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The bicycling paradox revisited

Last week we reported on some research from UPenn professor Karl Ulrich, who also happens to the founder of TerraPass, that came to the contrarian conclusion that bicycles offer little benefit to the environment. The nub of the argument is that bicycle riders are healthier than non-cyclists, and their increased longevity places a drain on energy resources that largely cancels out the gas savings from cycling.

The post sent little ripples through the blogosphere,* jumping from these pages to Salon magazine, and thence to the New York Times and myriad other web sites.

Reactions to the research varied widely, but most were critical. It goes almost without saying that only a handful were critical of the paper’s actual arguments, which few bothered to read. Rather, they were critical of the paper’s conclusions (or, more accurately, perceived conclusions), usually on the grounds that the conclusions are icky.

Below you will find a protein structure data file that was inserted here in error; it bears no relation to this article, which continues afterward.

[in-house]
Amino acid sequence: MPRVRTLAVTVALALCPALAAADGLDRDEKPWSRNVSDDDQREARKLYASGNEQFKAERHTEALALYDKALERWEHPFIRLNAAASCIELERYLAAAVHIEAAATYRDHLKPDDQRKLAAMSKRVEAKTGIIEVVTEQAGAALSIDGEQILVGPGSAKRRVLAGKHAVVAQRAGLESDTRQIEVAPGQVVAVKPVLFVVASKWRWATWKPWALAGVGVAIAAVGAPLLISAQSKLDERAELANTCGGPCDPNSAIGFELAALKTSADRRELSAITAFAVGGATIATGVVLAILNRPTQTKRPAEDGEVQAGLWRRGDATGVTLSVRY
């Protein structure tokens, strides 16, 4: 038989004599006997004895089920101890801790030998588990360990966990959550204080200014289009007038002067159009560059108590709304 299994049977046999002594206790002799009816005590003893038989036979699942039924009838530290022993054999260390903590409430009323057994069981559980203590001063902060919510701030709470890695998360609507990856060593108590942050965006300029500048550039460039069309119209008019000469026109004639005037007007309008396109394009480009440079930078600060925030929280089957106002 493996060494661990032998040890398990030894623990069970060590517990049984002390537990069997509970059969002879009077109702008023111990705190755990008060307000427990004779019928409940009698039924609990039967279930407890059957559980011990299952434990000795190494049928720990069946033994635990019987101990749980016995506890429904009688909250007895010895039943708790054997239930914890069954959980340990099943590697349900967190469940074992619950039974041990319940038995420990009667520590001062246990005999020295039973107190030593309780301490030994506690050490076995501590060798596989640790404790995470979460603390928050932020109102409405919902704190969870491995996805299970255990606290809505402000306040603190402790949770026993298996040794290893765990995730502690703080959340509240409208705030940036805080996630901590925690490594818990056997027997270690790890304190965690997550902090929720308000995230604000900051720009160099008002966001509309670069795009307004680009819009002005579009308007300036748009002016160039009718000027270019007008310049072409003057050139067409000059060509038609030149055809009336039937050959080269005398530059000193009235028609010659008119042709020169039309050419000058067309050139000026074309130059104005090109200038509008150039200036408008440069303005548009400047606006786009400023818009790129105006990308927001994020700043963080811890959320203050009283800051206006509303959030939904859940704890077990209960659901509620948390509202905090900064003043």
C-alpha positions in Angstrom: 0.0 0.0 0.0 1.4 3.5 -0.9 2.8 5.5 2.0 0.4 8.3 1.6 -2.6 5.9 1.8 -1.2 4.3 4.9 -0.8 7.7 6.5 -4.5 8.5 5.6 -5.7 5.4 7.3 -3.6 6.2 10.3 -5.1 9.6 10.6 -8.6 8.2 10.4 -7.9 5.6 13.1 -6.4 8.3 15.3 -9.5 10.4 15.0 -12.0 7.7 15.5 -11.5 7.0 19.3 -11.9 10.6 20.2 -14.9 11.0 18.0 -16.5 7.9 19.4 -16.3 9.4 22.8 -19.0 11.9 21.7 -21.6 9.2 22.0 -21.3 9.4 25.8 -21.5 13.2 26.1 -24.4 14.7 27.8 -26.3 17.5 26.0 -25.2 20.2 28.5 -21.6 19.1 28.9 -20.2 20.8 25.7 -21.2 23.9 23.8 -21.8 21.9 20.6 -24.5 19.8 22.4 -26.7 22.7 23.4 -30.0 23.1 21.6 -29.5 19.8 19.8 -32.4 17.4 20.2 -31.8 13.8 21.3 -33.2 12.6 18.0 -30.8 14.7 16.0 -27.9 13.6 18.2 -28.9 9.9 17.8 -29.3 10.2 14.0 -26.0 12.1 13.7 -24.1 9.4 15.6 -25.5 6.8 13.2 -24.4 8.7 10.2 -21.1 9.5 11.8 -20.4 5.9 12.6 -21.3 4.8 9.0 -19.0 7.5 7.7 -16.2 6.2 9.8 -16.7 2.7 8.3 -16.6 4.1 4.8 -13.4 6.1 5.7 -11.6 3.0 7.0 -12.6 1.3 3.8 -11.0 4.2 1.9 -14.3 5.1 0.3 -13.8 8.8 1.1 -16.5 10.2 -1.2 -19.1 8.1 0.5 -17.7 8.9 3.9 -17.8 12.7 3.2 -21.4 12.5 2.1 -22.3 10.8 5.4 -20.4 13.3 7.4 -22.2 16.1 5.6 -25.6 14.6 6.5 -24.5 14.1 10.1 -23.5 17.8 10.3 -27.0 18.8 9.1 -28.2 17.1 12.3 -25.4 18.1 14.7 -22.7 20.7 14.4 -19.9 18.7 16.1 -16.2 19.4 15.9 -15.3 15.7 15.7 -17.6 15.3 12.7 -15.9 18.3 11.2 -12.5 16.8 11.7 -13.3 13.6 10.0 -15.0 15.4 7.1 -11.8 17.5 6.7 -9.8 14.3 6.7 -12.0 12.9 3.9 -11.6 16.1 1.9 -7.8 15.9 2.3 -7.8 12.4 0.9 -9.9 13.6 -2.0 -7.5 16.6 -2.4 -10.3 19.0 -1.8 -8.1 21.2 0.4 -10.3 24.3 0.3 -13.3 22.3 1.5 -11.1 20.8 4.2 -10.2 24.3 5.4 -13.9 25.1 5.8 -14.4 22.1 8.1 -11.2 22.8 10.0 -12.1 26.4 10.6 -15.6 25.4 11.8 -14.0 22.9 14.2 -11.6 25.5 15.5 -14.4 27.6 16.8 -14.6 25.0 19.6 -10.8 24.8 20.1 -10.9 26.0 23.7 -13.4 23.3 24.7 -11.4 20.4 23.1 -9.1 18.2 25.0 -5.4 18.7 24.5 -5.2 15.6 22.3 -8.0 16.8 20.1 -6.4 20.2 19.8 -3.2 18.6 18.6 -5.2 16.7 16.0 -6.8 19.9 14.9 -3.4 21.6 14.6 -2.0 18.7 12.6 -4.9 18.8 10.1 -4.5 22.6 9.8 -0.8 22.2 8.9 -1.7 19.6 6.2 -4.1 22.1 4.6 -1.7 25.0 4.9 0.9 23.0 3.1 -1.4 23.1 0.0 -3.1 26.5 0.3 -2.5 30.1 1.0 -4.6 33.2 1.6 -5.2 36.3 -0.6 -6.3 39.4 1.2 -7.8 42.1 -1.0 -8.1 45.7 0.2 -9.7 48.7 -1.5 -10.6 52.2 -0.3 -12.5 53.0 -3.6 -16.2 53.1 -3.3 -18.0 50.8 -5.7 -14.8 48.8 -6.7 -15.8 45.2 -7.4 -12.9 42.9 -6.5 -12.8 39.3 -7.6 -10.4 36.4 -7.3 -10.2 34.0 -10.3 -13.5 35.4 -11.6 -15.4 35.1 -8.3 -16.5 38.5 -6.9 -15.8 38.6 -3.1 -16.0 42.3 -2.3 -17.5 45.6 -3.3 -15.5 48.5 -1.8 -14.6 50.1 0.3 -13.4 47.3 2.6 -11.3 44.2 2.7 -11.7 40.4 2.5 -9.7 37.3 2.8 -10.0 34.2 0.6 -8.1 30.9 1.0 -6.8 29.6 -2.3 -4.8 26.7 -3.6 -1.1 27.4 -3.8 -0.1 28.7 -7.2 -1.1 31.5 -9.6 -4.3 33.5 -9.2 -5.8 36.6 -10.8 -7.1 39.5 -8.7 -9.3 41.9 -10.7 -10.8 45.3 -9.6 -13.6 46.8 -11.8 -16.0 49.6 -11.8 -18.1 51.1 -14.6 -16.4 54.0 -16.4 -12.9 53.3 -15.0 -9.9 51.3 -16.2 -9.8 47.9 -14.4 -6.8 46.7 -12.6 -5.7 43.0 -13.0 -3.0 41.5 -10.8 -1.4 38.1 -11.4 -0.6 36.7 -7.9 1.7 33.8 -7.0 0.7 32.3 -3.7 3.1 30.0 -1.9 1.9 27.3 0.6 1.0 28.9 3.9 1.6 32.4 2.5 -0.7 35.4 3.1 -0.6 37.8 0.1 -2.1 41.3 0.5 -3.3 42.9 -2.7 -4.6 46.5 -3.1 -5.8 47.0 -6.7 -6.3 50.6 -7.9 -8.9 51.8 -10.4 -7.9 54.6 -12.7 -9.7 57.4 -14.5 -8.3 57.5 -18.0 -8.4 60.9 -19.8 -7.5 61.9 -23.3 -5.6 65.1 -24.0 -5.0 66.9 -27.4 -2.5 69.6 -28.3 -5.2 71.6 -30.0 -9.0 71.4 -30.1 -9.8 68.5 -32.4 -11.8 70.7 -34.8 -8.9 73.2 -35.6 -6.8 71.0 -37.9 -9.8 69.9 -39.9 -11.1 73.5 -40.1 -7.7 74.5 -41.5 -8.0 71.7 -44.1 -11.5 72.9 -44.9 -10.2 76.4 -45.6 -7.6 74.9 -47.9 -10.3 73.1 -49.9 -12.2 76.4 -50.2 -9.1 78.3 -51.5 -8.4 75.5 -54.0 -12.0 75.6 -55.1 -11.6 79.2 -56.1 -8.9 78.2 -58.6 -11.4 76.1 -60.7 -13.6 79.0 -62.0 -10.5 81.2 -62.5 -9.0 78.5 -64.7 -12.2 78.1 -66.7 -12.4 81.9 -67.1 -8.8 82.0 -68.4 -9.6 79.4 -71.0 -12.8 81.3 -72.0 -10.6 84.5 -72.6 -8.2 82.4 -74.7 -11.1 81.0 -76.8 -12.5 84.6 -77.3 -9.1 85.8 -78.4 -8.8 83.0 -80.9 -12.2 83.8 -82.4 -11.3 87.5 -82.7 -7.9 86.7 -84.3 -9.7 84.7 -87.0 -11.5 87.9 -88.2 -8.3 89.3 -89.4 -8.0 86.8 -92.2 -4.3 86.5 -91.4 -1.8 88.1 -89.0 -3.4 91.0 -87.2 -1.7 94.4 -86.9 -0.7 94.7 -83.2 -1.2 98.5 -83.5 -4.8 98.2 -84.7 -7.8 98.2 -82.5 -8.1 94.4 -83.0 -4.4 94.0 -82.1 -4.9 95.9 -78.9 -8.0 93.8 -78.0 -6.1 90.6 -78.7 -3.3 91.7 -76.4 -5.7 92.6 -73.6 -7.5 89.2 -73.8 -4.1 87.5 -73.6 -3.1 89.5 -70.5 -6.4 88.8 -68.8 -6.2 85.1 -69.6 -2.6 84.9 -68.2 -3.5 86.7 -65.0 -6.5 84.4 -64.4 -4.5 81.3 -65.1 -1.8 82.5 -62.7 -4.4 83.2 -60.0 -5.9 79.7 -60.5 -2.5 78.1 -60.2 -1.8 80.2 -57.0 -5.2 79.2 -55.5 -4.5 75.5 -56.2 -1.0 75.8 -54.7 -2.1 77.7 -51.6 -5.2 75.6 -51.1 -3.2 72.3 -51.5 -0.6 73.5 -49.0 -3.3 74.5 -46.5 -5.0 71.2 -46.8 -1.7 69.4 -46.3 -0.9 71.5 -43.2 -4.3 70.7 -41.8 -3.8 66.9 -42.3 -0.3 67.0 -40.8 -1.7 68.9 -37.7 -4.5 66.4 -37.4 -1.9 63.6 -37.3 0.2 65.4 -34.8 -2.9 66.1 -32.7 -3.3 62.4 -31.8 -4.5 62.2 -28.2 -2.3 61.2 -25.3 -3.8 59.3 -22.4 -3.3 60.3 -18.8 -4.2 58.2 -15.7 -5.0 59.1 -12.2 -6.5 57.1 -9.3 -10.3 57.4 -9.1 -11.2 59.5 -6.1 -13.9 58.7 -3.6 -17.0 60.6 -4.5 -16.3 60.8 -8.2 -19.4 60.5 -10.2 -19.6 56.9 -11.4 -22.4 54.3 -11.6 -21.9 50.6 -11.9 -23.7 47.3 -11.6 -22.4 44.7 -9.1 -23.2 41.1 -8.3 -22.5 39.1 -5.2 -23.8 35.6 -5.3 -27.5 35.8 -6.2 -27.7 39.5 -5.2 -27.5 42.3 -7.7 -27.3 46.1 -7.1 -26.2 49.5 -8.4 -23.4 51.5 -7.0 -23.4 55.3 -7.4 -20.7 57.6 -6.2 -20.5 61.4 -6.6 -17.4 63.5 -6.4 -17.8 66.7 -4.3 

I thought it would be fun to dig back into this issue, partly as an exercise in web anthropology, partly because the paper itself is interesting and deserving of consideration, and partly because many readers did raise thoughtful points.

Before I begin, I’d like to state up front and for the record that we at TerraPass strongly recommend you replace time spent in your car with time spent on your bicycle. For numerous practical reasons, doing so will almost certainly offer large benefits to the environment and to your own health.

On to the issues raised. Many critics alluded to “holes you could drive a truck through,” so let’s take a look at some of these truck-sized holes.

Hole #1: The paper assumes that moving people from cars to bikes will increase their food intake, but lard-assed Americans already eat way more than they need, so this assumption is invalid.

This actually might be a fair point. It’s not clear to me that all people will increase their food consumption when they start exercising, at least not by the full amount assumed in Ulrich’s paper. Indeed, another study has suggested that drawing down the fat stored in Americans’ bodies could provide a meaningfully large source of emission-free energy.

The problem here is that food is not the major part of the effect that causes the bicycling paradox. Increased longevity is. So this is more of a mini-hole.

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